2.      Nakabubuo ng mga pangungusap na patanong batay sa pangungusap sa pisara.
3.      Napapahalagahan ang sining sa Asya.
II.                  Paksang Aralin:
Ang Sining sa Asya; Tekstong Ekspositori
Mga Pangungusap na Humihingi ng Impormasyon
Ang Bagong Filipino sa Hayskul II
p. 223-229
Kagamitang Panturo: Larawan, Flashcard  Dayagram
Value Focus: Pagpapahalaga sa Sining
III.                Pamamaraan:
A.     Pangganyak:
( Aktibidades)
Ipaayos ang mga ginupit na larawan sa mga mag-aaral upang mabuo ang larawan ng iba’t- ibang sining sa Asya. Tutukuyin nila kung ano ang mga ito at itatanong ng guro kung mayroon silang ideya sa mga larawan.
B.      Talasalitaan:
Ibigay ang kasingkahulugan ng mga sumusunod na salita.
1.      mandudula
2.      katedral
3.      pabula
4.      papet
5.      teatro
6.      templo
Gamitin sa sariling pangungusap.
C.      Paglalahad ng Aralin:
1.      Paglalahad ng guro ng paksang-aralin.
2.      Pagpapabasa ng teksto.
3.      Pangkatang Gawain.
Ibigay ang kahulugan ng sining gamit ang dayagram.
D.     Pagtalakay sa Aralin:
( Analisis)
1.      Ano ang pamagat ng tekstong binasa?
2.      Ibigay ang iba’t- ibang uri ng sining na binanggit sa teksto.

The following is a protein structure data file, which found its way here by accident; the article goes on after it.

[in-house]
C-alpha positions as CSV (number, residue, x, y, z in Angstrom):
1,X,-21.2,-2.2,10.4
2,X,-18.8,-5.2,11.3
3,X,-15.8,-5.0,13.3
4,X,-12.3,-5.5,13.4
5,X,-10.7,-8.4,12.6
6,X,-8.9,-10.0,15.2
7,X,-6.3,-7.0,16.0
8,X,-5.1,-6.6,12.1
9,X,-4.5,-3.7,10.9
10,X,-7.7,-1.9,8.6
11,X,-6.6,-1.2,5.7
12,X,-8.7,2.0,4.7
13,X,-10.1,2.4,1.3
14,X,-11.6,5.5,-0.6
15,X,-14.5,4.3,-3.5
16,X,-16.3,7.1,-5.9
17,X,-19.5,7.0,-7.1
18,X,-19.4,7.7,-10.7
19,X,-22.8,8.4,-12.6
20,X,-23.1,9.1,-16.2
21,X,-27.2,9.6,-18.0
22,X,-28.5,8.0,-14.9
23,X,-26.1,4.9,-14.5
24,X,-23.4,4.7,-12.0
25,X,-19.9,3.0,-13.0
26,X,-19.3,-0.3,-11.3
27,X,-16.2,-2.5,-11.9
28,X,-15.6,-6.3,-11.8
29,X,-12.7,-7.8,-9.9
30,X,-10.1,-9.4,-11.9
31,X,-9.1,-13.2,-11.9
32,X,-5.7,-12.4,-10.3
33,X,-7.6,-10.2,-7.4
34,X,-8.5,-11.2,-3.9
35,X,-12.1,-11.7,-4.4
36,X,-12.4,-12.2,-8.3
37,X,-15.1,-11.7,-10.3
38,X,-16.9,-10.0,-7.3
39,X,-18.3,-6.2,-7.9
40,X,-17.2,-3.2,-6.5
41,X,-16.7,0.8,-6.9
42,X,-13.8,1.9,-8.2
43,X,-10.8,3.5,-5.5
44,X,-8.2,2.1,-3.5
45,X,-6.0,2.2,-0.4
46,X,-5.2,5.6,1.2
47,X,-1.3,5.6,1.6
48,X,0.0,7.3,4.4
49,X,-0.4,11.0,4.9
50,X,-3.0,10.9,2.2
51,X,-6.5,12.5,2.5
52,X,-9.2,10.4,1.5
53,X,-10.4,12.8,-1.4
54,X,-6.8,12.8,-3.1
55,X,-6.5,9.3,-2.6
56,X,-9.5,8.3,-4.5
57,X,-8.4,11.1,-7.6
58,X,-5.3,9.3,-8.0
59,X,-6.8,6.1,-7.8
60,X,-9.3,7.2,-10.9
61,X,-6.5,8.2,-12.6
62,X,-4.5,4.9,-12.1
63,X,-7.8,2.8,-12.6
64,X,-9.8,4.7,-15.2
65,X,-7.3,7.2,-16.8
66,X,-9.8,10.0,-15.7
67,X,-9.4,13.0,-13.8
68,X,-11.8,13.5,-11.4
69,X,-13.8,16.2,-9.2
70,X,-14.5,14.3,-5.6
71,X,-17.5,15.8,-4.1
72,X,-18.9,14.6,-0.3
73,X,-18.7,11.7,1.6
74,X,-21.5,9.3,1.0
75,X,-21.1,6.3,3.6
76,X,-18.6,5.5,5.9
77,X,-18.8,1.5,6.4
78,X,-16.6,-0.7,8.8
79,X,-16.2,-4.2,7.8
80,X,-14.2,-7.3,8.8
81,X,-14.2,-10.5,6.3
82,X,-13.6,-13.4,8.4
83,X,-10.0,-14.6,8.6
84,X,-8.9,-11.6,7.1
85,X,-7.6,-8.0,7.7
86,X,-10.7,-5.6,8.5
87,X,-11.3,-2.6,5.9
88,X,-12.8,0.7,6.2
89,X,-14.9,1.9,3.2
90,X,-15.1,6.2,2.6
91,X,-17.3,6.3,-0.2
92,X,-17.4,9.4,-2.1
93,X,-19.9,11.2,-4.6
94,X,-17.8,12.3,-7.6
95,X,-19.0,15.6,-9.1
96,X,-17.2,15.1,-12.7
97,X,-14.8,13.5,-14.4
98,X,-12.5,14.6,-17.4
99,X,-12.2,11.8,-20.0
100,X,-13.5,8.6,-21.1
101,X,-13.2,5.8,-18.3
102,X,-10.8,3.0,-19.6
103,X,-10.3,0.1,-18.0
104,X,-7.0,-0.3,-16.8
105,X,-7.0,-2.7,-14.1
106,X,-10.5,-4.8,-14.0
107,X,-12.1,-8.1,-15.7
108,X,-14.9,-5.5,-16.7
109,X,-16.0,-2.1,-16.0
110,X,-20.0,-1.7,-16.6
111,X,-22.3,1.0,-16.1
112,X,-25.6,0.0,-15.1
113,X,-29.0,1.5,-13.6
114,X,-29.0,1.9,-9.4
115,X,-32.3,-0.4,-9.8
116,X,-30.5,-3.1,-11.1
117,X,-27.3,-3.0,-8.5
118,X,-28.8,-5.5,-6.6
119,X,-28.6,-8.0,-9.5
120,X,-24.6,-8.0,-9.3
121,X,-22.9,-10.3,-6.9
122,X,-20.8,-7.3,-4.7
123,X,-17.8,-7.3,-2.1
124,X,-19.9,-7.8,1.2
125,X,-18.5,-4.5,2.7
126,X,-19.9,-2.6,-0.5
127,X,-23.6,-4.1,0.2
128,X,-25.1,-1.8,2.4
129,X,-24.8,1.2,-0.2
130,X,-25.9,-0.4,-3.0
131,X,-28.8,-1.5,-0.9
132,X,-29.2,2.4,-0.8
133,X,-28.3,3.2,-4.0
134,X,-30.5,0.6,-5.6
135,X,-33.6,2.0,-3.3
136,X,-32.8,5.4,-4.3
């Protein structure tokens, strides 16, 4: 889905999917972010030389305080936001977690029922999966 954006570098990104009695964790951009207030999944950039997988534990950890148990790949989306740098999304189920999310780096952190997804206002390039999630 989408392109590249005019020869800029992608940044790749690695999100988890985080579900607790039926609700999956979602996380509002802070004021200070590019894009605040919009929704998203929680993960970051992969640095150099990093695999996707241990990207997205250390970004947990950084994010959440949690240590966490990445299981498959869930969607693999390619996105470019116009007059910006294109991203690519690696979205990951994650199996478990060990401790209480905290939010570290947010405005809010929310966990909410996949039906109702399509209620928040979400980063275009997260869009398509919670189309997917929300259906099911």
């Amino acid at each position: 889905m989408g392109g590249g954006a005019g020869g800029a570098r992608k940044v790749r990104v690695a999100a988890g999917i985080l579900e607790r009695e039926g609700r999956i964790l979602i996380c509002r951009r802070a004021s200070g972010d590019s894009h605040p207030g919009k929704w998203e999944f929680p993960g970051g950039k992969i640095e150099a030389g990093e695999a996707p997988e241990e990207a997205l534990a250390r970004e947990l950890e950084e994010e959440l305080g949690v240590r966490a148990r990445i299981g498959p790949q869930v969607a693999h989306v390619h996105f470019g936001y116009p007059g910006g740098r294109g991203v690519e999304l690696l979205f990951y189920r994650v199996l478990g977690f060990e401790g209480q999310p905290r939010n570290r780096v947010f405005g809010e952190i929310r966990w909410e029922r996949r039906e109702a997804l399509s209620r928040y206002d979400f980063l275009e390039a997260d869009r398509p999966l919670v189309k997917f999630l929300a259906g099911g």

3.      Lahat ba ng makikita nating makulay at may disenyo ay matatawag na produkto ng sining?
4.      Isa-isahin ang mga likhang sining na naipagmamalaki ng Asya.
5.      Sinasabing mahilig sa musika ang mga Pilipino, sa anong paraan nila ito ipinakikita?

Attention Deficit Hyperactivity Disorder (ADHD)

What is ADHD?

Attention-deficit Hyperactivity Disorder is a developmental disorder characterized by developmentally inappropriate degrees of inattention, hyperactivity, and impulsivity.



According to DSM IV (Diagnostic and Statistical Manual of Mental Disorders-Fourth Edition)
ADHD is a condition characterized by
a.       Persistent pattern of inattention and/or hyperactivity-impulsivity that is more frequently displayed and is more severe than is typically observed in individuals at comparable level of development.
b.      Some hyperactive-impulsive or inattentive symptoms must have been present before seven years of age.
c.       Some impairment form the symptoms must be present in at least two settings.
d.      There must be clear evidence of interference with developmentally appropriate, social, academic or occupational functioning.
e.       The disturbance does not occur exclusively during the course of Pervasive Developmental Disorder, Schizophrenia, or other Psychotic Disorders and is not better accounted by another mental disorder.

According to IDEA